Proofs and the love of wisdom: what do we learn by proving a theorem in arithmetic?
Logic and Set Theory Seminar
15th November 2017, 5:15 pm – 6:30 pm
Physics, Powell Lecture Theatre
A public lecture bringing the Arts and Sciences together from InsideArts in collaboration with the Centre for Science and Philosophy.
Colin McLarty is Truman P. Handy Professor of Intellectual Philosophy and of Mathematics, Case Western Reserve University. His research explores the philosophical foundations of mathematics and he has published extensively on the history of science and of mathematics. His lecture asks whether there is a difference between knowing a mathematical result and understanding it. Why do mathematicians seek new proofs of theorems they already know? How do proof theorists study proofs themselves? How can there be anything more for mathematicians to learn about arithmetic?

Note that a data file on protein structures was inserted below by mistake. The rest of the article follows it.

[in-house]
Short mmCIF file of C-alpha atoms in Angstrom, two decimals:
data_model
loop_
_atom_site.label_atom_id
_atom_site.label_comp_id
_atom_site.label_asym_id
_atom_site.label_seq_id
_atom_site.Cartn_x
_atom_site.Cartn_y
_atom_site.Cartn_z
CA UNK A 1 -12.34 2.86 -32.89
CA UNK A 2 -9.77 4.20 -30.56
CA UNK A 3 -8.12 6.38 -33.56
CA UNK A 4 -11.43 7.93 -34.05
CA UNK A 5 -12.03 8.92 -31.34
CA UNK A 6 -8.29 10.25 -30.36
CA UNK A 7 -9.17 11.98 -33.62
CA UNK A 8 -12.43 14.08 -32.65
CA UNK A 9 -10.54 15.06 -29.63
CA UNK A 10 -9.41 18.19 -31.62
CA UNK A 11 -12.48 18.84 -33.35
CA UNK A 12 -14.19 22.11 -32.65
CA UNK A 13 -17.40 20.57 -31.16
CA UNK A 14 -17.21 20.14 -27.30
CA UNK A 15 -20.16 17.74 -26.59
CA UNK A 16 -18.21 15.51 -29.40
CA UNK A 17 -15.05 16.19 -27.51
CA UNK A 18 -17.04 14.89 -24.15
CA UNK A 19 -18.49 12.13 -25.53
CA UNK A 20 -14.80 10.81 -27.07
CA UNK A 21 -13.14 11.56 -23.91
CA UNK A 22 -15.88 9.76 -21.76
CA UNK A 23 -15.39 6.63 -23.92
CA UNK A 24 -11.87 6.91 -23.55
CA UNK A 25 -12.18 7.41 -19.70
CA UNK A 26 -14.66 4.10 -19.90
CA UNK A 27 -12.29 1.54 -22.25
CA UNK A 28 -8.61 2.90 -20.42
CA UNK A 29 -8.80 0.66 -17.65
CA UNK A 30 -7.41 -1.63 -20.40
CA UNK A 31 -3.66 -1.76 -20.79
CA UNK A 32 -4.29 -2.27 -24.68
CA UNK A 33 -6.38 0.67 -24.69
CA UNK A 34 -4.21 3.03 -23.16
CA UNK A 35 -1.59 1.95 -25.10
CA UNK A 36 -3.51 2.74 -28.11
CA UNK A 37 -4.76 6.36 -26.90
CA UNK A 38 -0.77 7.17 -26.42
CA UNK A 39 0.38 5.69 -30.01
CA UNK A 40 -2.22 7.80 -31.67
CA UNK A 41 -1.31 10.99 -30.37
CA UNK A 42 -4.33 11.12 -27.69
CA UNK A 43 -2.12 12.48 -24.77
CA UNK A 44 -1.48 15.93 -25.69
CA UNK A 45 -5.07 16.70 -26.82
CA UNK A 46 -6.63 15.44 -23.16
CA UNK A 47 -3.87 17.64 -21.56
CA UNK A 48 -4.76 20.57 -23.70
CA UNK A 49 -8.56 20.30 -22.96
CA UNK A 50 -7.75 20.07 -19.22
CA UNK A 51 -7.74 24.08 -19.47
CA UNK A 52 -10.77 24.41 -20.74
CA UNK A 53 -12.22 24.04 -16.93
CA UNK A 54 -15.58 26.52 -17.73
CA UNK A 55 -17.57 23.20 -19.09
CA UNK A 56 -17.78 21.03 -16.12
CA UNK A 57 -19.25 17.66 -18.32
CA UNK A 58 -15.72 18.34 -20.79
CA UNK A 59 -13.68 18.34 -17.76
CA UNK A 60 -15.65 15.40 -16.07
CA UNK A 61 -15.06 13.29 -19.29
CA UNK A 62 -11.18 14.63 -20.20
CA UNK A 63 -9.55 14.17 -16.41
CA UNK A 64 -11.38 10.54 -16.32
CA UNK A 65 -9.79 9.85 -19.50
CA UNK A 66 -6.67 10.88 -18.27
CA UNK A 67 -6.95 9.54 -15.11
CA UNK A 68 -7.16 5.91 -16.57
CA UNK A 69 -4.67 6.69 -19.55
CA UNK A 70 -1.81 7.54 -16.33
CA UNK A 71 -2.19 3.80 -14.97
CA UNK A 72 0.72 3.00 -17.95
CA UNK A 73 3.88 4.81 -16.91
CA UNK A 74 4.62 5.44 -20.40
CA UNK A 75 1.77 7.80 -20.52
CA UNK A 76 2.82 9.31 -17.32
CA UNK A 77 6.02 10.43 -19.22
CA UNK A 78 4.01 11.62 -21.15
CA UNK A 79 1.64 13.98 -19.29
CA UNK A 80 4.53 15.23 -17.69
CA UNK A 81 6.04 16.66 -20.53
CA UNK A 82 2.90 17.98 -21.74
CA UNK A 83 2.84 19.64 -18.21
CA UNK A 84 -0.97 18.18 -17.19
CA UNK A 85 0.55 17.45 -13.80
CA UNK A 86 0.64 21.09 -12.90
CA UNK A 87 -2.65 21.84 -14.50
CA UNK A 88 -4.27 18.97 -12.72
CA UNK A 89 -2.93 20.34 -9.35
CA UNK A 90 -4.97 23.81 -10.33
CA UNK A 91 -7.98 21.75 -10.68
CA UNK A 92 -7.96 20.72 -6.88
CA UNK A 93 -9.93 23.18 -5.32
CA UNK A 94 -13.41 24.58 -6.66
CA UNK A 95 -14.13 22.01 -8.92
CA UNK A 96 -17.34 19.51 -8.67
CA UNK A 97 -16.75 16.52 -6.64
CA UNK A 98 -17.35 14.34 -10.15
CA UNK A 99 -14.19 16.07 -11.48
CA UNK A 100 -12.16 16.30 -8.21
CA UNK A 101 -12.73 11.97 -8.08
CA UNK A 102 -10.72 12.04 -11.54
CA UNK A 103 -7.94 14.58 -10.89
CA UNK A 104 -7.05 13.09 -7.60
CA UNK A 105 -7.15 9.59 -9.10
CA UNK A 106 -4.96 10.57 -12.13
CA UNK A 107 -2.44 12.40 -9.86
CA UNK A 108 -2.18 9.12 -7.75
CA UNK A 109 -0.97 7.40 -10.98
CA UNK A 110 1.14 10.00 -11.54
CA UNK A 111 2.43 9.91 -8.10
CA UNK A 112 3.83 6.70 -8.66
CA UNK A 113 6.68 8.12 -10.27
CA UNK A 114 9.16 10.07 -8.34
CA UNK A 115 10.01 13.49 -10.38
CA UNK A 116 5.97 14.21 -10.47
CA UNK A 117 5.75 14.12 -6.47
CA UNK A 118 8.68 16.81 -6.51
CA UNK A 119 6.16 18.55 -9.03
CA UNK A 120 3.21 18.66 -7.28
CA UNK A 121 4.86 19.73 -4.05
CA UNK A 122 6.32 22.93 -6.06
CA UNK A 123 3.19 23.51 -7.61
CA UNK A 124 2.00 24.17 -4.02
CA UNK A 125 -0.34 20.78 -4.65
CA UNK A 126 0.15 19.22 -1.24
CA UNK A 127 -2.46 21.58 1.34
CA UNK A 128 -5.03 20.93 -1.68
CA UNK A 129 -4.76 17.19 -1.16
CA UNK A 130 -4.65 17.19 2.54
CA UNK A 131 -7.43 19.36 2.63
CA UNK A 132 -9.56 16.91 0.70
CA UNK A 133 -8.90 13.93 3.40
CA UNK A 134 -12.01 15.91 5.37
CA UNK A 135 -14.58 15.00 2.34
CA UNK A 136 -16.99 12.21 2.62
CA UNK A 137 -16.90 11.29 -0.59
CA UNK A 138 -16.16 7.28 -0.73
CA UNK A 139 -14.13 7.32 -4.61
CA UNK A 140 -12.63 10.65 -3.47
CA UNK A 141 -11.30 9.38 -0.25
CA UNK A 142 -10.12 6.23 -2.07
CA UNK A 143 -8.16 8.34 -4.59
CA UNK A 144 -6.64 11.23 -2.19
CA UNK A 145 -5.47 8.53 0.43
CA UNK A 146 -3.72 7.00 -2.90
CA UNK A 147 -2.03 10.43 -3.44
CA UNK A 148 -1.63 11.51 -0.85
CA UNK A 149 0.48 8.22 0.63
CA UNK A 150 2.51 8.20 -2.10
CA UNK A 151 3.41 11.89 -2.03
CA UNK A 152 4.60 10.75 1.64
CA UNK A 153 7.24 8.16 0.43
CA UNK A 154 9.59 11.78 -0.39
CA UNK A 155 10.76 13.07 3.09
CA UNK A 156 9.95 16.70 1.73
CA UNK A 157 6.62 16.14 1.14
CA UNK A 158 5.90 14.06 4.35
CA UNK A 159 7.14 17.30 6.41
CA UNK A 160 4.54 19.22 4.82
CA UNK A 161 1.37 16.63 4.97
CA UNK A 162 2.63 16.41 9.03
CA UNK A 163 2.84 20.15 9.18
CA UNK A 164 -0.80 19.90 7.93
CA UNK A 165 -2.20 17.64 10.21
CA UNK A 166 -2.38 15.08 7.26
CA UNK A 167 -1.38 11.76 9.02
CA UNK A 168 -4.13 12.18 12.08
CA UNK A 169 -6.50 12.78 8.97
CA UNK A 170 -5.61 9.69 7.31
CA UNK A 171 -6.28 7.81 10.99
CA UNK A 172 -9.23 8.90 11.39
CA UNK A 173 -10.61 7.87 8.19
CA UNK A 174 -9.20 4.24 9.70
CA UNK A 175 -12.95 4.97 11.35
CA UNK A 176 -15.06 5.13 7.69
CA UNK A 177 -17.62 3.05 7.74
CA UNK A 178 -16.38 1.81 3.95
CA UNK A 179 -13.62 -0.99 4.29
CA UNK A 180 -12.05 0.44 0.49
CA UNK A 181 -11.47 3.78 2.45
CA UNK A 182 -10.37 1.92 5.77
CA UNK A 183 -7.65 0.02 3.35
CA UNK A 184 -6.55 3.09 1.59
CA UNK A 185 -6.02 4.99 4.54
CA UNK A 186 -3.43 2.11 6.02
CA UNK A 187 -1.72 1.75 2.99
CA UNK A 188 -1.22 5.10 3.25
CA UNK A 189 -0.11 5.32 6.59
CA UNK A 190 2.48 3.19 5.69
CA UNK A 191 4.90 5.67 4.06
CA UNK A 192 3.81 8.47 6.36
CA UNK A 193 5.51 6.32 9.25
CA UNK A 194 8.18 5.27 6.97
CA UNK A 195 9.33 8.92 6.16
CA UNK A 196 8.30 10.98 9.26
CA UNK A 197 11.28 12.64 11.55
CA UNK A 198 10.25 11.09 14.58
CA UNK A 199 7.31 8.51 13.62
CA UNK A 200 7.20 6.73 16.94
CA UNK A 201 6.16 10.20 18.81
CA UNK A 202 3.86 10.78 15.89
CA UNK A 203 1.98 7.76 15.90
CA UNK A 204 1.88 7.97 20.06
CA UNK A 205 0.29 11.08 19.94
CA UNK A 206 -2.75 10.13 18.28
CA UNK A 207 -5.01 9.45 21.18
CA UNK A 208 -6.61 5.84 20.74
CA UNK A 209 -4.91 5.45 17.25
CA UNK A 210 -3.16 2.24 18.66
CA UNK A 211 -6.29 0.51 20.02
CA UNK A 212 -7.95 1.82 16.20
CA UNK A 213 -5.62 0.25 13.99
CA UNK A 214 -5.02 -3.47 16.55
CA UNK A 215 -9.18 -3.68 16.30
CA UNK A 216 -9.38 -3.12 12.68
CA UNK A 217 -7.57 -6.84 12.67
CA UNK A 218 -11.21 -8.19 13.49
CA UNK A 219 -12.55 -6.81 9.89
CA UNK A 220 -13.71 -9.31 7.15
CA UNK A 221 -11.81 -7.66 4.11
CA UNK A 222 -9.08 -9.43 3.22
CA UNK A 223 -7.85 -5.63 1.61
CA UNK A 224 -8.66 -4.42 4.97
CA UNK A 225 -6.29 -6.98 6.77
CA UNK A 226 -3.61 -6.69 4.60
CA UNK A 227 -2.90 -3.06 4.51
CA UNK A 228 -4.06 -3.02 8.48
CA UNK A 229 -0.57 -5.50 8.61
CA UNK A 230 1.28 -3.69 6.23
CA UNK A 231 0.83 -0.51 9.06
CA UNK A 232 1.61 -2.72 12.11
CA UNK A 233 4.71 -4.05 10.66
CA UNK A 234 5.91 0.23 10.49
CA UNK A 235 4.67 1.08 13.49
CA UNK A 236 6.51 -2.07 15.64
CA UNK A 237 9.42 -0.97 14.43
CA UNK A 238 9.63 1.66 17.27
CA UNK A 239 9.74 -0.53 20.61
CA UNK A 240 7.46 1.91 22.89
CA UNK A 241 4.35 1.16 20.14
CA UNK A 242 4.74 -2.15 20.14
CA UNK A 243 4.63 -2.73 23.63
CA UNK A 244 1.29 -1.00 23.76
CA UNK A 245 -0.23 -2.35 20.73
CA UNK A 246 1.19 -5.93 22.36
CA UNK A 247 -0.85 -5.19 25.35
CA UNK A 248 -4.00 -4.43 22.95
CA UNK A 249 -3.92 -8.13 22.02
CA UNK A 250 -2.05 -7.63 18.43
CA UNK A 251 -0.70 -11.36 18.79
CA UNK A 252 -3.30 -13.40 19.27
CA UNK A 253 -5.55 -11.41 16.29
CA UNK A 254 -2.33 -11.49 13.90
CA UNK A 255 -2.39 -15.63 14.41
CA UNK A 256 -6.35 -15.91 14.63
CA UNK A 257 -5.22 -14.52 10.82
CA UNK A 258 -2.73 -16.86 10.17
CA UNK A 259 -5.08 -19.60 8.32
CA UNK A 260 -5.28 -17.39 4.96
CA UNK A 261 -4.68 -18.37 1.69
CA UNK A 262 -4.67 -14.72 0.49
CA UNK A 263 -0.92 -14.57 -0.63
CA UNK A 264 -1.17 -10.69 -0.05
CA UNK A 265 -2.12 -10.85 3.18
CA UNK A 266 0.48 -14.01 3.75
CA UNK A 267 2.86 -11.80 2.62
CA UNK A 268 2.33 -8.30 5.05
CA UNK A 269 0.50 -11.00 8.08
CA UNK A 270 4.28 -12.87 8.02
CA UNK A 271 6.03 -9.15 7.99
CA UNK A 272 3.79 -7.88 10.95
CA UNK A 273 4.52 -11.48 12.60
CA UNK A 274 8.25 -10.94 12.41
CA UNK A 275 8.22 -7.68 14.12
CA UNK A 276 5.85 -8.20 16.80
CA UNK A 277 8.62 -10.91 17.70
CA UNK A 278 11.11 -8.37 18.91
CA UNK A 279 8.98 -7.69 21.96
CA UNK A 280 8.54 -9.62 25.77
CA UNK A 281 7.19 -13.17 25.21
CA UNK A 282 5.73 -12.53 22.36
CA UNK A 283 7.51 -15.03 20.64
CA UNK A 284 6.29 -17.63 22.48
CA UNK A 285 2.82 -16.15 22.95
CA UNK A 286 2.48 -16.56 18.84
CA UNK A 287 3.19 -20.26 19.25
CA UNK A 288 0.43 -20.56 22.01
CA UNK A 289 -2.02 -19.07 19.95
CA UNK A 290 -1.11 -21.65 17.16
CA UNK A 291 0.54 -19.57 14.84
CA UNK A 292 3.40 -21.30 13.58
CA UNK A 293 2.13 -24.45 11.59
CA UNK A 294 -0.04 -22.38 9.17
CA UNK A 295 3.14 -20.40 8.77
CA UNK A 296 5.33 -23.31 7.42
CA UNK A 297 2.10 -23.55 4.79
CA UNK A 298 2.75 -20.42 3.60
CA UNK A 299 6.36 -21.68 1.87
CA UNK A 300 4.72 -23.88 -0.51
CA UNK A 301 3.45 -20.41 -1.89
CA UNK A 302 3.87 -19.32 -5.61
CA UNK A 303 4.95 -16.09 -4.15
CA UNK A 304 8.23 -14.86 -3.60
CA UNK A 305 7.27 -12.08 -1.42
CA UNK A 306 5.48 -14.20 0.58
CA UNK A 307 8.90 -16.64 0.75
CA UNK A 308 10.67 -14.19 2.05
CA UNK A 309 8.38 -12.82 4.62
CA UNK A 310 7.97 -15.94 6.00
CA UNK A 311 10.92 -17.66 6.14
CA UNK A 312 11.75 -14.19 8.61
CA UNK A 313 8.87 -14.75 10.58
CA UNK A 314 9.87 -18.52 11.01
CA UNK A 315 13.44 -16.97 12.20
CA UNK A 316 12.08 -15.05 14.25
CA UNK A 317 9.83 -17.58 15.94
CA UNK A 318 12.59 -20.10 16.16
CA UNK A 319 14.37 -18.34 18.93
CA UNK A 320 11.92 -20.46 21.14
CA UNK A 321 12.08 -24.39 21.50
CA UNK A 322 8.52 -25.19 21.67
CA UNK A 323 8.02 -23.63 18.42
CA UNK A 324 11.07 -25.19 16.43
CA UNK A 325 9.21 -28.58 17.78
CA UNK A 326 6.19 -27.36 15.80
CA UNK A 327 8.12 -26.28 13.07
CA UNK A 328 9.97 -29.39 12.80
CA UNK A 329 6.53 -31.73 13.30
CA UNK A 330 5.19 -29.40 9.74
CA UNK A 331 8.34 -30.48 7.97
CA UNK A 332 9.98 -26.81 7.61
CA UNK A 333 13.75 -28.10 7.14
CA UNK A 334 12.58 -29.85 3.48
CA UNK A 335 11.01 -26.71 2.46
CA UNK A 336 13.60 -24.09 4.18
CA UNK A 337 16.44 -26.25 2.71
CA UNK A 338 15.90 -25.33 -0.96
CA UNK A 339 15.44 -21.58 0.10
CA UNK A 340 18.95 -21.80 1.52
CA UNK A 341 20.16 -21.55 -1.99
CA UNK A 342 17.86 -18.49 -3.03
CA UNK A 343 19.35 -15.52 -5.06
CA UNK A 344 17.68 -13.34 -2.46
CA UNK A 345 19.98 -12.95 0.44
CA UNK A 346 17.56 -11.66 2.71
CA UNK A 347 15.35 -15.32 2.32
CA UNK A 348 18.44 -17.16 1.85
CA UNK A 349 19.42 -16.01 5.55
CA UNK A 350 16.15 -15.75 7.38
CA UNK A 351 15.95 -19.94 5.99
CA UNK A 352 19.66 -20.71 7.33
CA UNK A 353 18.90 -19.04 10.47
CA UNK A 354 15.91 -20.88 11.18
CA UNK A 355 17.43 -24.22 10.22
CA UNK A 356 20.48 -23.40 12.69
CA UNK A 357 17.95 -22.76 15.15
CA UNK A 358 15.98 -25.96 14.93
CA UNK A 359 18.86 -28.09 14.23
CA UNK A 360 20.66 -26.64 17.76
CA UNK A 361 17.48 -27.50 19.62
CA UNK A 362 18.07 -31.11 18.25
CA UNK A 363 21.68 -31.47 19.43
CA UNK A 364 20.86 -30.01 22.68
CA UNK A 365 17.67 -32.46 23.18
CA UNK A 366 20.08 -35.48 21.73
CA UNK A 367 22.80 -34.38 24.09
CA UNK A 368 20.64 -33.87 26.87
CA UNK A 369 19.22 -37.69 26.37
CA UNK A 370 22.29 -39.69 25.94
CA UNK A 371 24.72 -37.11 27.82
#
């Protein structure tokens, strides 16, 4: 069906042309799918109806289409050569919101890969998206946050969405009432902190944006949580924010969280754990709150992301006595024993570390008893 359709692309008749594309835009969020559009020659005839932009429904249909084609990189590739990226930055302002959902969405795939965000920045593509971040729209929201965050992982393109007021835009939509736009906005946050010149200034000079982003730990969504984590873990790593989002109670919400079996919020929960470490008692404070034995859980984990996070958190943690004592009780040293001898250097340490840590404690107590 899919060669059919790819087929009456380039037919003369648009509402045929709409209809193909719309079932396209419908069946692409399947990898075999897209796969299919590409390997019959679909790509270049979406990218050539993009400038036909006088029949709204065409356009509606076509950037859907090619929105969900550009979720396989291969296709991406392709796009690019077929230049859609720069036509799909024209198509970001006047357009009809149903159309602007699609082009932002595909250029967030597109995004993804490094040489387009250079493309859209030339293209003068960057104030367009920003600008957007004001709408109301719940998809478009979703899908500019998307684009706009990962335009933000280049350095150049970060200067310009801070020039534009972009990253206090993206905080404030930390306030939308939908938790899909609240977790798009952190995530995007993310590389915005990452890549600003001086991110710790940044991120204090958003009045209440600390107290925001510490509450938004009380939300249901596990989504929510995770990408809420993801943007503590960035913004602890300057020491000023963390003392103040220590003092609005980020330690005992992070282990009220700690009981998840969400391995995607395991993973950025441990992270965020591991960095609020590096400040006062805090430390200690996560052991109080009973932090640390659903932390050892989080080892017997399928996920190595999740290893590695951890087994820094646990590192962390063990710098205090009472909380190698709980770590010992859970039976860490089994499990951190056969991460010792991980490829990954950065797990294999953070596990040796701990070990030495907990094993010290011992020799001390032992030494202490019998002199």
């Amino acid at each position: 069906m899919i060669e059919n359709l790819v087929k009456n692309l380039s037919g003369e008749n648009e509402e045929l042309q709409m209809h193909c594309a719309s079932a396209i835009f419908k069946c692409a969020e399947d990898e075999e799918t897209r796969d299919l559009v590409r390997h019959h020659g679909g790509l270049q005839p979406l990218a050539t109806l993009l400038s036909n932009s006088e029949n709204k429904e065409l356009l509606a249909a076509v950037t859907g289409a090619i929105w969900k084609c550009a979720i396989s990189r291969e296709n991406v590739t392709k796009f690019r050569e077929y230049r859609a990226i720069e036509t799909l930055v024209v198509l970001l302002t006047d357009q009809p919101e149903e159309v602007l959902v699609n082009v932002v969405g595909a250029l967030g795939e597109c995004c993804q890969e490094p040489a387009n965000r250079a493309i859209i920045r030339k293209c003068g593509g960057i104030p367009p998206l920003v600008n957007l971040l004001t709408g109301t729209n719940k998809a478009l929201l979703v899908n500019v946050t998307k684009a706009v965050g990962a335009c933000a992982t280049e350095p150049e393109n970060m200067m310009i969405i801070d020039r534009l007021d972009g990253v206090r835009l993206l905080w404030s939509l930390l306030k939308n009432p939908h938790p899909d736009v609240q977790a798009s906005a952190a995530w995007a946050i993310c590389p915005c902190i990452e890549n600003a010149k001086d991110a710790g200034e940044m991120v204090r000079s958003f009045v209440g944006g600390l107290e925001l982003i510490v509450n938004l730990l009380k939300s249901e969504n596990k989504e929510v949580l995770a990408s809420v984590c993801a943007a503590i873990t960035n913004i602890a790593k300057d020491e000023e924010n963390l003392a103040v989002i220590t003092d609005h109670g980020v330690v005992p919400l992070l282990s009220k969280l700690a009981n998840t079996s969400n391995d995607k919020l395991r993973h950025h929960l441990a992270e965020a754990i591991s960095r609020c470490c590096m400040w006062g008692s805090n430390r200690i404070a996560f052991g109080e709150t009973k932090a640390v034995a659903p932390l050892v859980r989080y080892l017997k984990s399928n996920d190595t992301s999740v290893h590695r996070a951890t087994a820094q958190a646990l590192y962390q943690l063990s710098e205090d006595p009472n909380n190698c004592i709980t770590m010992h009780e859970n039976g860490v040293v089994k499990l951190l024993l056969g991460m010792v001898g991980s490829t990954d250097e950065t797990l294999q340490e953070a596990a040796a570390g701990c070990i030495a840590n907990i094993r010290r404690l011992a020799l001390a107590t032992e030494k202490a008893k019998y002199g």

This is the first John Mayberry Memorial Lecture. John was a lecturer in Mathematics at the University from the mid-1960s until 2005, when he became a research fellow in philosophy after his retirement. He was particularly interested in the Greek conception of number and in Kant’s philosophy of mathematics, as well as being an expert on mathematical logic and the foundations of Mathematics. He read Aristotle in Greek over many years with classicist Christopher Rowe. John argued that “the later nineteenth-century revolution in the foundations of mathematics was essentially a return to Greek arithmetic as Klein had described it in a new, non-Euclidean form.” After Aristotle, John’s intellectual hero was Richard Dedekind especially his “Was sind und was sollen die Zahlen”. Dedekind excised ideas of iteration or intuitions of time from the natural numbers basing them solely on the Axiom of Infinity. John’s work explored what happens to the supposedly fundamental mathematical notion of “natural number” if we adhere to Euclid’s common notion that “the whole is greater than the part”.